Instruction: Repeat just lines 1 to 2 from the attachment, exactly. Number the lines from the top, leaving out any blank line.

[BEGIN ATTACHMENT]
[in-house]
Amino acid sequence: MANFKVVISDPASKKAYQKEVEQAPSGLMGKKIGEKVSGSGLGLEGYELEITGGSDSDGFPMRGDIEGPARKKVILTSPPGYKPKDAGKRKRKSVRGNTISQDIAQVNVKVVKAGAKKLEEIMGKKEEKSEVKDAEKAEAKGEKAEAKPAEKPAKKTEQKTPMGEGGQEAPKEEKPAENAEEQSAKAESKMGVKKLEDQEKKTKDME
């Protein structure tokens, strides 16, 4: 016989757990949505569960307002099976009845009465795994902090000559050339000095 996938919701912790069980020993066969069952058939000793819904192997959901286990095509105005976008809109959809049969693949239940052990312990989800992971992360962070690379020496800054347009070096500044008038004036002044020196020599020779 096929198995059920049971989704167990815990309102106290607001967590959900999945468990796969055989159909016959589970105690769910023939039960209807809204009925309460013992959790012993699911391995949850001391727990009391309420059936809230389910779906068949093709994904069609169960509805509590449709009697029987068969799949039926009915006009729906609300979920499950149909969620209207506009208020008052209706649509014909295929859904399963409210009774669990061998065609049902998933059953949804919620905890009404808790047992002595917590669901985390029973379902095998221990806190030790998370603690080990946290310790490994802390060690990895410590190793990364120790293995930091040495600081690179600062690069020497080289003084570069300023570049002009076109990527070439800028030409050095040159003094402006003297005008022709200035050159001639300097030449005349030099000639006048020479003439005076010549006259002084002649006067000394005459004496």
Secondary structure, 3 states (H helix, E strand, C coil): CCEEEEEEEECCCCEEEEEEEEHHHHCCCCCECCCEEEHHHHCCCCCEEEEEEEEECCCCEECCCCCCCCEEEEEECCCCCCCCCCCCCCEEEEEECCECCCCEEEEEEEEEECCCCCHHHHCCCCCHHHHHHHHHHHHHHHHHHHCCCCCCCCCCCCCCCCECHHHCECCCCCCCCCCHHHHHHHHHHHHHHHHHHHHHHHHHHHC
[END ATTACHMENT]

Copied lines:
[in-house]
Amino acid sequence: MANFKVVISDPASKKAYQKEVEQAPSGLMGKKIGEKVSGSGLGLEGYELEITGGSDSDGFPMRGDIEGPARKKVILTSPPGYKPKDAGKRKRKSVRGNTISQDIAQVNVKVVKAGAKKLEEIMGKKEEKSEVKDAEKAEAKGEKAEAKPAEKPAKKTEQKTPMGEGGQEAPKEEKPAENAEEQSAKAESKMGVKKLEDQEKKTKDME